Lesley Anderson from Ancestry.ca and Brian Glenn from BIFHSGO rounded out this special evening with a very informative talk on where to search for an immigrant ancestor.
Lesley stressed that you should start your search in the land that they migrated to - in this case, Canada.
She had listed 19 records she would check, but the two most important are BMDs (birth, marriage & death certificates) and census. One can use both of these records to cross-check against each other to verify birthdays, where the person was living, whether the person was married or not, his occupation, etc.
She explained that Ancestry.ca was launched in January 2006, and to date, close to 410-million records have been put on the site.
The Vital Statistics of Ontario can be checked on Ancestry.ca. This summer, two more years will be added to the end date of each one - births will go from 1909 to 1911, marriages will go from 1924 to 1926, and deaths will go from 1934 to 1936.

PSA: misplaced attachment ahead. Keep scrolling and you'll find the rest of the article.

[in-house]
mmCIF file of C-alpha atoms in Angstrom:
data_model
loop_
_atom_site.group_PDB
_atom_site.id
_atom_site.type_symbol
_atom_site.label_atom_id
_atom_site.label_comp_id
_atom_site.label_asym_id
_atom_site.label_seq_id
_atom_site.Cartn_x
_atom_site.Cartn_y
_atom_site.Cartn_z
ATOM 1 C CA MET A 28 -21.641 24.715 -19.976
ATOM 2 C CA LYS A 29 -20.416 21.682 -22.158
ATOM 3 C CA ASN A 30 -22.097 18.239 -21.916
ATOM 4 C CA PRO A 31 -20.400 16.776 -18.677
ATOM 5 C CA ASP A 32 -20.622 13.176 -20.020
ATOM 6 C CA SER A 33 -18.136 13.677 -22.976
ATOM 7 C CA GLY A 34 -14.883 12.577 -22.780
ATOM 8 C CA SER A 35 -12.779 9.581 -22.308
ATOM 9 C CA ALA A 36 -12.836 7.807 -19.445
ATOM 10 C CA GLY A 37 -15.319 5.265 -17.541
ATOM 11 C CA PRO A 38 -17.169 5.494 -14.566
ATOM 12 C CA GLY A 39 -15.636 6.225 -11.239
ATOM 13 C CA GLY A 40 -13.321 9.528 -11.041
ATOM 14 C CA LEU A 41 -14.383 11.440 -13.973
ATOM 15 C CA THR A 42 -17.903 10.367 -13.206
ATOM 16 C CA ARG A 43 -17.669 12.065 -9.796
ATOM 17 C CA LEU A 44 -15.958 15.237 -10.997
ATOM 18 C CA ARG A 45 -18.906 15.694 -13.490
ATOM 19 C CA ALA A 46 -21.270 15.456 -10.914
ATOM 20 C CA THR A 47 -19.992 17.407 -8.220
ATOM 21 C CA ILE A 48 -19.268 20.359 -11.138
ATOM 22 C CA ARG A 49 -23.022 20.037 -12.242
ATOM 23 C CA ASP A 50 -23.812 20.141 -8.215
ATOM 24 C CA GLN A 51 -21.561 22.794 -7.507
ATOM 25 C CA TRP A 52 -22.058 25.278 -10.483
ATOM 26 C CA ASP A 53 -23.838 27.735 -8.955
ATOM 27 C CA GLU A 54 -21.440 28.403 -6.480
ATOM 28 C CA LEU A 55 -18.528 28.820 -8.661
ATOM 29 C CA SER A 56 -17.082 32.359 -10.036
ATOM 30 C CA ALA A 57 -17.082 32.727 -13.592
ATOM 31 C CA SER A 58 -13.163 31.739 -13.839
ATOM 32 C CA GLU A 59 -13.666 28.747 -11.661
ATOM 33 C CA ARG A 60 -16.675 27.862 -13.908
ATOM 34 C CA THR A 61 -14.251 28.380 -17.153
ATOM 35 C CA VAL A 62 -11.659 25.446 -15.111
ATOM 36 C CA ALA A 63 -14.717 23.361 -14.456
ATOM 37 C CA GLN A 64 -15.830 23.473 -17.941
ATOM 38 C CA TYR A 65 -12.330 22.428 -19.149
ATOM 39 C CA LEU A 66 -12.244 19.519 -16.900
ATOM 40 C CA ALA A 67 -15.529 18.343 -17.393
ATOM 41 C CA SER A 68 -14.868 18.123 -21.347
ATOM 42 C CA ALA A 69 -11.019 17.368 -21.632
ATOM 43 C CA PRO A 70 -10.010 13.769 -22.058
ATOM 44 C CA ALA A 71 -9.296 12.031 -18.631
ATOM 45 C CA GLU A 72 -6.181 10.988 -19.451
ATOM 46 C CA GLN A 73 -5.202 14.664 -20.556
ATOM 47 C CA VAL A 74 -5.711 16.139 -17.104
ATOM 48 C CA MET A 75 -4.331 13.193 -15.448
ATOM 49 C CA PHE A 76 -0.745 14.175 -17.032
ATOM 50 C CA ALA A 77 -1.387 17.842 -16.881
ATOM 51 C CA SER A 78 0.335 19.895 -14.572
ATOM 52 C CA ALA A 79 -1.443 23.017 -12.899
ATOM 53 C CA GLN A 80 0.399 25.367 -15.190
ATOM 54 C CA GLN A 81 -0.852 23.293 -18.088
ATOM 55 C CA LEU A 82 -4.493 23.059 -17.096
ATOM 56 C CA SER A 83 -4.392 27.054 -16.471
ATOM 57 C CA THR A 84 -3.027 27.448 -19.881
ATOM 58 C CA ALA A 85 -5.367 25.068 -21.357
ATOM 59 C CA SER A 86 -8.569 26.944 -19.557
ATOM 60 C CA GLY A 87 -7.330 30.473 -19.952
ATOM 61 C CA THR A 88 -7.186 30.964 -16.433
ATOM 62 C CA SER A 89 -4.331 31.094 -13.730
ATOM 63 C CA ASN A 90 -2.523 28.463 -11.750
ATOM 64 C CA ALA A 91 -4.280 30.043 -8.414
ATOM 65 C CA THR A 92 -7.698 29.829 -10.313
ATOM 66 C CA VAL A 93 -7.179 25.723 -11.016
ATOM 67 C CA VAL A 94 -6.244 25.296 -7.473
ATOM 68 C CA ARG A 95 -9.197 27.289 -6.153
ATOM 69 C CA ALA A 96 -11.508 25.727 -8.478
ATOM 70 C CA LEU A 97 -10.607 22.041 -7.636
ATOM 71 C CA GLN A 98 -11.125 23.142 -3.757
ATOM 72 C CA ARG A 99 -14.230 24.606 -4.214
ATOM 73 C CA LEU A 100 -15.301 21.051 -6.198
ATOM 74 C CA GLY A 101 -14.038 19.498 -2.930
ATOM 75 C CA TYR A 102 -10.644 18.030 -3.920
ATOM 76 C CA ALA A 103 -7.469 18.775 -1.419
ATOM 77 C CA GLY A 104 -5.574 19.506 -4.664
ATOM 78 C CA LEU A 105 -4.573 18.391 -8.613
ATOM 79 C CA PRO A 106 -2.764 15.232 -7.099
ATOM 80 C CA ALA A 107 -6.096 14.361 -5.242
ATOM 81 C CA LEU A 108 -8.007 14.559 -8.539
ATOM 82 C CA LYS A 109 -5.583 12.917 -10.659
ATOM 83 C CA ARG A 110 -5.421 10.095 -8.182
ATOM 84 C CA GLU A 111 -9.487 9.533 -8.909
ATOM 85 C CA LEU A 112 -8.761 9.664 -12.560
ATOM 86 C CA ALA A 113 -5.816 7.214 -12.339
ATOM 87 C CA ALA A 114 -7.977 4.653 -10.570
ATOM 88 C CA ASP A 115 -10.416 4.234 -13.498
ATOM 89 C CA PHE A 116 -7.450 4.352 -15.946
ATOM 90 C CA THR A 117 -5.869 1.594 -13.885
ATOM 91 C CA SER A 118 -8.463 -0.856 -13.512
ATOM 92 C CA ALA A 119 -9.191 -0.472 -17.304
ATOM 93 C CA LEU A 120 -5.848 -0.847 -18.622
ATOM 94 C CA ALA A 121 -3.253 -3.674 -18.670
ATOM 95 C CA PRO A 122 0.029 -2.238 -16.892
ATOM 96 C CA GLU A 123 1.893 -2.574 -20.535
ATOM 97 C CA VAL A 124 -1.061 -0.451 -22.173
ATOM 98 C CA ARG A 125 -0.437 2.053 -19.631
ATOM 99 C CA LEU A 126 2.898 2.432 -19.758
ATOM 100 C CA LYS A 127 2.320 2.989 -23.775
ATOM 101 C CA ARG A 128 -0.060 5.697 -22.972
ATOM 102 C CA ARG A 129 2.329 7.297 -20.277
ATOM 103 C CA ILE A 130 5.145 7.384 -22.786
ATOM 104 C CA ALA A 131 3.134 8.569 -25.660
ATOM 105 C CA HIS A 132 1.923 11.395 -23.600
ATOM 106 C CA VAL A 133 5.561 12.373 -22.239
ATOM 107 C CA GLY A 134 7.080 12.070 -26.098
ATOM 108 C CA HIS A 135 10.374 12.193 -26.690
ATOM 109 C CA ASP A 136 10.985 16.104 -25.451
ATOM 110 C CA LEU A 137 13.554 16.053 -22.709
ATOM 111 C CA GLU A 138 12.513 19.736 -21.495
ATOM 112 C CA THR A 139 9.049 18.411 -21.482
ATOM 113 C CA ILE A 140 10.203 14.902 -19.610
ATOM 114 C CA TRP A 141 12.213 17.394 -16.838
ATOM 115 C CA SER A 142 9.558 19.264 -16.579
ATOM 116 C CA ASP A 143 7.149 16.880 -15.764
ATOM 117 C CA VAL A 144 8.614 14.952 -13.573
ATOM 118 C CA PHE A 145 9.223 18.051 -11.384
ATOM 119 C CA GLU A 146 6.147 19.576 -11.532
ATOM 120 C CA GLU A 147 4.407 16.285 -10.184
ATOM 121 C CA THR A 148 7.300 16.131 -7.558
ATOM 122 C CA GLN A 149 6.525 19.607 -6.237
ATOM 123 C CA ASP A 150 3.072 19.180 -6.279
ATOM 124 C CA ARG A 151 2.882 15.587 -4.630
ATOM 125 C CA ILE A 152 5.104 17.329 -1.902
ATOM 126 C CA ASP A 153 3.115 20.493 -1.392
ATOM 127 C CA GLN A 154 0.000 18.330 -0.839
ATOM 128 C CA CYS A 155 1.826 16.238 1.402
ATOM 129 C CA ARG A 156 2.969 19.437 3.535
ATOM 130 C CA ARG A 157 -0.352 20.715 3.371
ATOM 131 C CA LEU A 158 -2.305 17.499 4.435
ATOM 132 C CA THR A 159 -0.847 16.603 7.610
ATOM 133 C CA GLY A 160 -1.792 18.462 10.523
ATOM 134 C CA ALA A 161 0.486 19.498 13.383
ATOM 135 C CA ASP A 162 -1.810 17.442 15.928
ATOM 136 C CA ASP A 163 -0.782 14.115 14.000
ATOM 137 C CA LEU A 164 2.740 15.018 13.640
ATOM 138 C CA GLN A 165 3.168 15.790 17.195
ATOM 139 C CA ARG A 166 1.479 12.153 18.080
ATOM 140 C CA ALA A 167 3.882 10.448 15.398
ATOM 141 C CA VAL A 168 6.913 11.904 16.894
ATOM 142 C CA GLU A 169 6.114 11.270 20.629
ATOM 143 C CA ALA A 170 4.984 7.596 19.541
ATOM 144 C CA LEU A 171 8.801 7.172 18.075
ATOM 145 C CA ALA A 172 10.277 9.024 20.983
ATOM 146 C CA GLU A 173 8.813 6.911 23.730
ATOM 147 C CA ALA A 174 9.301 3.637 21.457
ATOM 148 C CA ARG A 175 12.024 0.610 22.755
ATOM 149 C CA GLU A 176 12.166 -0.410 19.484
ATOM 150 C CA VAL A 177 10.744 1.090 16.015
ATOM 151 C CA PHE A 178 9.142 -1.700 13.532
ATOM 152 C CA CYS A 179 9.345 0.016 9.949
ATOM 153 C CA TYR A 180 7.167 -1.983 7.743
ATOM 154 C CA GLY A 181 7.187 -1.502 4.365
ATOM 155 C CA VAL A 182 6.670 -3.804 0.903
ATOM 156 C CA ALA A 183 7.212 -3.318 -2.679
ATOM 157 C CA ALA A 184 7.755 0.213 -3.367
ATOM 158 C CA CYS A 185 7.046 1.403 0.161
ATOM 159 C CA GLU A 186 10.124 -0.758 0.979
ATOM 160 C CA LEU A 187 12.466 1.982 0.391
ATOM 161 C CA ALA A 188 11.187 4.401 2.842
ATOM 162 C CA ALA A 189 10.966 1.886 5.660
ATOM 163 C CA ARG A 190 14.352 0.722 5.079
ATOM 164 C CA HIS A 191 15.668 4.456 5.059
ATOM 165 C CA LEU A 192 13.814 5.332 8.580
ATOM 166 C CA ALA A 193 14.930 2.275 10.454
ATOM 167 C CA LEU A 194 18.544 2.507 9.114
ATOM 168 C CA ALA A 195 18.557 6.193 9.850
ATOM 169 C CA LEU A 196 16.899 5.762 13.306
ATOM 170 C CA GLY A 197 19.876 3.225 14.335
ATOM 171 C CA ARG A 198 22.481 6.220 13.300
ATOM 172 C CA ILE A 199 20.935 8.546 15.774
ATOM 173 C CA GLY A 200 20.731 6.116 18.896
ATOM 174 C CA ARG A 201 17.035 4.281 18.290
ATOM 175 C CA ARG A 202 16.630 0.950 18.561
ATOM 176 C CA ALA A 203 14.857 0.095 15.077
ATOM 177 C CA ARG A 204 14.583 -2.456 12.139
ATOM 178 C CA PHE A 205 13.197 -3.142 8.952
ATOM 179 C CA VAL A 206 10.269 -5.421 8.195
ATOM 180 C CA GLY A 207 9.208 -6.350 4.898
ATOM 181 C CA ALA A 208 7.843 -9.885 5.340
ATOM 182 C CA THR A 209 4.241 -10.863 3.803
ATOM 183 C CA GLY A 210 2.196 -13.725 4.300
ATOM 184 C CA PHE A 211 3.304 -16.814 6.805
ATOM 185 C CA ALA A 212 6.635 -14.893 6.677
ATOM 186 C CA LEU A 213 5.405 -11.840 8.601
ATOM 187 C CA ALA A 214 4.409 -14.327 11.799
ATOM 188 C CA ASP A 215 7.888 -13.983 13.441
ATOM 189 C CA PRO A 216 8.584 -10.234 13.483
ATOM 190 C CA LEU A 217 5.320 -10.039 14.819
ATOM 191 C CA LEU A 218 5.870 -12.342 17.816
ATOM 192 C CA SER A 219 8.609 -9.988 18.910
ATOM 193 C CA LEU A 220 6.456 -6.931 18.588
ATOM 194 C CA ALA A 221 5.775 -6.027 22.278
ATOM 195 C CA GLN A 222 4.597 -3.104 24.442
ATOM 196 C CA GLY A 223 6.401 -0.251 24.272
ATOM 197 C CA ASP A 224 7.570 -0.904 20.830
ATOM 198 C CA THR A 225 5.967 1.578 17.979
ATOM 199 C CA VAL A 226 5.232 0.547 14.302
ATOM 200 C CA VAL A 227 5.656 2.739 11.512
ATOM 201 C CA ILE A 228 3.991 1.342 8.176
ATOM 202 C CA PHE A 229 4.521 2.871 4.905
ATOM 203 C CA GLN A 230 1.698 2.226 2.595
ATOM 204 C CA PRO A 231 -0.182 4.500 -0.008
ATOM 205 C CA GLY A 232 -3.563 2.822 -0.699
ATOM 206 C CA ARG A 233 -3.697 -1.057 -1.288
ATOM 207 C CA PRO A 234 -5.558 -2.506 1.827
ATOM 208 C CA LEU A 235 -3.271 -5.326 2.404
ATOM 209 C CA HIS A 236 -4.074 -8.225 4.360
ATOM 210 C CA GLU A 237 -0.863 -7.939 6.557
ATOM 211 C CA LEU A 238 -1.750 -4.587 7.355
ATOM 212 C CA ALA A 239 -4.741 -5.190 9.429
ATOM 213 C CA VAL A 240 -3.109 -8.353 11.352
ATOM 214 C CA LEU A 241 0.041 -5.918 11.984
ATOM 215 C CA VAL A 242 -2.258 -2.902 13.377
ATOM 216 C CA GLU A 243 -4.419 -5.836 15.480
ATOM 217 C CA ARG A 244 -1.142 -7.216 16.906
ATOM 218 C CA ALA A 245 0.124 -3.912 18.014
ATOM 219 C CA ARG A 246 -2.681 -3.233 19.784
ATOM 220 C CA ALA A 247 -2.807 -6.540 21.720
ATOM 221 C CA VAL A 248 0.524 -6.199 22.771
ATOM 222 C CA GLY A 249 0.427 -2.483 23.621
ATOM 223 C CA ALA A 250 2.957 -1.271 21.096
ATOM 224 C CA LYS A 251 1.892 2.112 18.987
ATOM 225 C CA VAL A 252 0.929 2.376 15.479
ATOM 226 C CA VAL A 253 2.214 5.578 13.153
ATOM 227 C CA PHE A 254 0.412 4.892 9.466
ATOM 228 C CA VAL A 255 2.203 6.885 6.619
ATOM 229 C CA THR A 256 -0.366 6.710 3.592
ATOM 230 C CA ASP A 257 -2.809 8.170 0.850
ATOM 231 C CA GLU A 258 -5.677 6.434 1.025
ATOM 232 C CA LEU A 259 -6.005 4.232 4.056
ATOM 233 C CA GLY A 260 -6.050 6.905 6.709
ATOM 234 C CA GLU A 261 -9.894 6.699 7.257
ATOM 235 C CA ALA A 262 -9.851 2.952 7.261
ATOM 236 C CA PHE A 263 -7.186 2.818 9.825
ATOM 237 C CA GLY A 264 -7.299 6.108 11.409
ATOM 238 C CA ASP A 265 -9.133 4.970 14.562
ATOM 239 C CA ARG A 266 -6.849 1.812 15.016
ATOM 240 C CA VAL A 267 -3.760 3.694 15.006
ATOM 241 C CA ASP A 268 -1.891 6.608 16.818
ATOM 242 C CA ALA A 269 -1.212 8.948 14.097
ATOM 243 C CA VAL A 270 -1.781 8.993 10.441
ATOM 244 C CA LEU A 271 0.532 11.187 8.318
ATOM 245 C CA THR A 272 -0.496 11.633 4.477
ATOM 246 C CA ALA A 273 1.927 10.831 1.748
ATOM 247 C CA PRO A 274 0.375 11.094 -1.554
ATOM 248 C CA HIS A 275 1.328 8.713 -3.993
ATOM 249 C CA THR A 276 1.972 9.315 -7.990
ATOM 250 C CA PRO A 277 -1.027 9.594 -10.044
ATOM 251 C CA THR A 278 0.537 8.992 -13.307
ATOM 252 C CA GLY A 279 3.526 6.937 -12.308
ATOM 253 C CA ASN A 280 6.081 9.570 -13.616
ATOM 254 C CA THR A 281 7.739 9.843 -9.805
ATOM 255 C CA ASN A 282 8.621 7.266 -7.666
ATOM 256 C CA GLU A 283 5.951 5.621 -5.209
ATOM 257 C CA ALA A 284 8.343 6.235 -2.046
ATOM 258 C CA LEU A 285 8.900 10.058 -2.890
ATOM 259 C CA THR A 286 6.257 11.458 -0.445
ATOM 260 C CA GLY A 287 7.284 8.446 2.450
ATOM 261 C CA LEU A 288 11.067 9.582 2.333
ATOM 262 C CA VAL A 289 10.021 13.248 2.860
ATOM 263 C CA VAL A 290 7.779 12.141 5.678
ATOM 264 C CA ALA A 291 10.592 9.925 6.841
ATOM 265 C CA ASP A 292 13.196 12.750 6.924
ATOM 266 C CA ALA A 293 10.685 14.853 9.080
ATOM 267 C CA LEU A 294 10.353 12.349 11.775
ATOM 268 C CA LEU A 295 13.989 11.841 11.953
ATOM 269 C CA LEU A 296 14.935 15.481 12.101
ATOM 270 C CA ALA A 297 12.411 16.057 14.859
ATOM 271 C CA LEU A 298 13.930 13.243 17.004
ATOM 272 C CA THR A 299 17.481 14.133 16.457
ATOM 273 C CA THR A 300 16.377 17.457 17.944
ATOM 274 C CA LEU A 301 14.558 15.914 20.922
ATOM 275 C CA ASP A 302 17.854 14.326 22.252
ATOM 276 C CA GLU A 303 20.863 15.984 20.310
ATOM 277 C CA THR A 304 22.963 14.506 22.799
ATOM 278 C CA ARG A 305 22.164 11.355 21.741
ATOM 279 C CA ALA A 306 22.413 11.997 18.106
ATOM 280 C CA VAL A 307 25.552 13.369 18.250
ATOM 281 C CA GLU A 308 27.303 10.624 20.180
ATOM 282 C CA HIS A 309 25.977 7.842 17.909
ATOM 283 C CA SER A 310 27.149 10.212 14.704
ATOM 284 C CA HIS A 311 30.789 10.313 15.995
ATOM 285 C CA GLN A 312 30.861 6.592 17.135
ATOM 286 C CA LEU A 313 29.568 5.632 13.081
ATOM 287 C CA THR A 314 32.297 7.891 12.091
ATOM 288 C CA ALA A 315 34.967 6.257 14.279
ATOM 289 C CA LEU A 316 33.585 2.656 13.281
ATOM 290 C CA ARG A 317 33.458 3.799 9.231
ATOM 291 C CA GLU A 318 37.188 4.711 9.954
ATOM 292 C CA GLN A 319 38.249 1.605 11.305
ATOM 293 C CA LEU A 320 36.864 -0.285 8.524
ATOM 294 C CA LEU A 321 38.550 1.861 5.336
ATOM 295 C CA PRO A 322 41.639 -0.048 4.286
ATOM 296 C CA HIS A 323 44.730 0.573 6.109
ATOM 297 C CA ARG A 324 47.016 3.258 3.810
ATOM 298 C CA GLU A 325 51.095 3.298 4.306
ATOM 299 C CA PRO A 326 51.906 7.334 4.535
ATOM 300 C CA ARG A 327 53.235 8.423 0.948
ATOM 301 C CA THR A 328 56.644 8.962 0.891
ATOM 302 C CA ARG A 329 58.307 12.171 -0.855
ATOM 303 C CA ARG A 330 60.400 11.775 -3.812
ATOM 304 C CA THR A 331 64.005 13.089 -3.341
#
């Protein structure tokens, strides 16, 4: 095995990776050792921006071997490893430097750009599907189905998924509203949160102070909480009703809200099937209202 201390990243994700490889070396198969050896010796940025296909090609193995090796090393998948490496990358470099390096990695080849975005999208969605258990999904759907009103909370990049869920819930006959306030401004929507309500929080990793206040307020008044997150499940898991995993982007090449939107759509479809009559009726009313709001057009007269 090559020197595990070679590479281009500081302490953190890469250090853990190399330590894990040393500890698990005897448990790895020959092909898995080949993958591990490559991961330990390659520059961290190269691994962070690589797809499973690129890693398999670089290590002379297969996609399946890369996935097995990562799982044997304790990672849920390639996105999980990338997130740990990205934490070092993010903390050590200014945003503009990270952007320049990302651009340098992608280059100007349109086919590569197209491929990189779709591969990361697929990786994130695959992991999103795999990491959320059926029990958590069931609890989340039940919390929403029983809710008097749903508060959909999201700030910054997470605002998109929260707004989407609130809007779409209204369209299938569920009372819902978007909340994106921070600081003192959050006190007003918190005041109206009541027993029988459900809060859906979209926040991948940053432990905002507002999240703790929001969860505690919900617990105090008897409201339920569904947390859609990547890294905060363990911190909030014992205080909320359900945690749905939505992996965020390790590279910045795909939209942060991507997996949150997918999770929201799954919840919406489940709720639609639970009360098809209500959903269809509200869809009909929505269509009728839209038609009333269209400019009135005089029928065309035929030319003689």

The most impressive non-pay site that she has encountered is the one by the Library and Archives Canada, which has very good Irish-Canadian databases and information.
Brain Glenn told us that the LAC and the National Archives of Ireland is in the process of digitizing the census of 1901 and 1911, and they will be made free on the National Archives of Ireland website.
Lesley ended the session by talking about the Boston Pilot, a newspaper which had a section on looking for missing Irish people in the U.S. and Canada (from 1831-1921).
Ruby Cusack has mentioned her experience with this database on her website.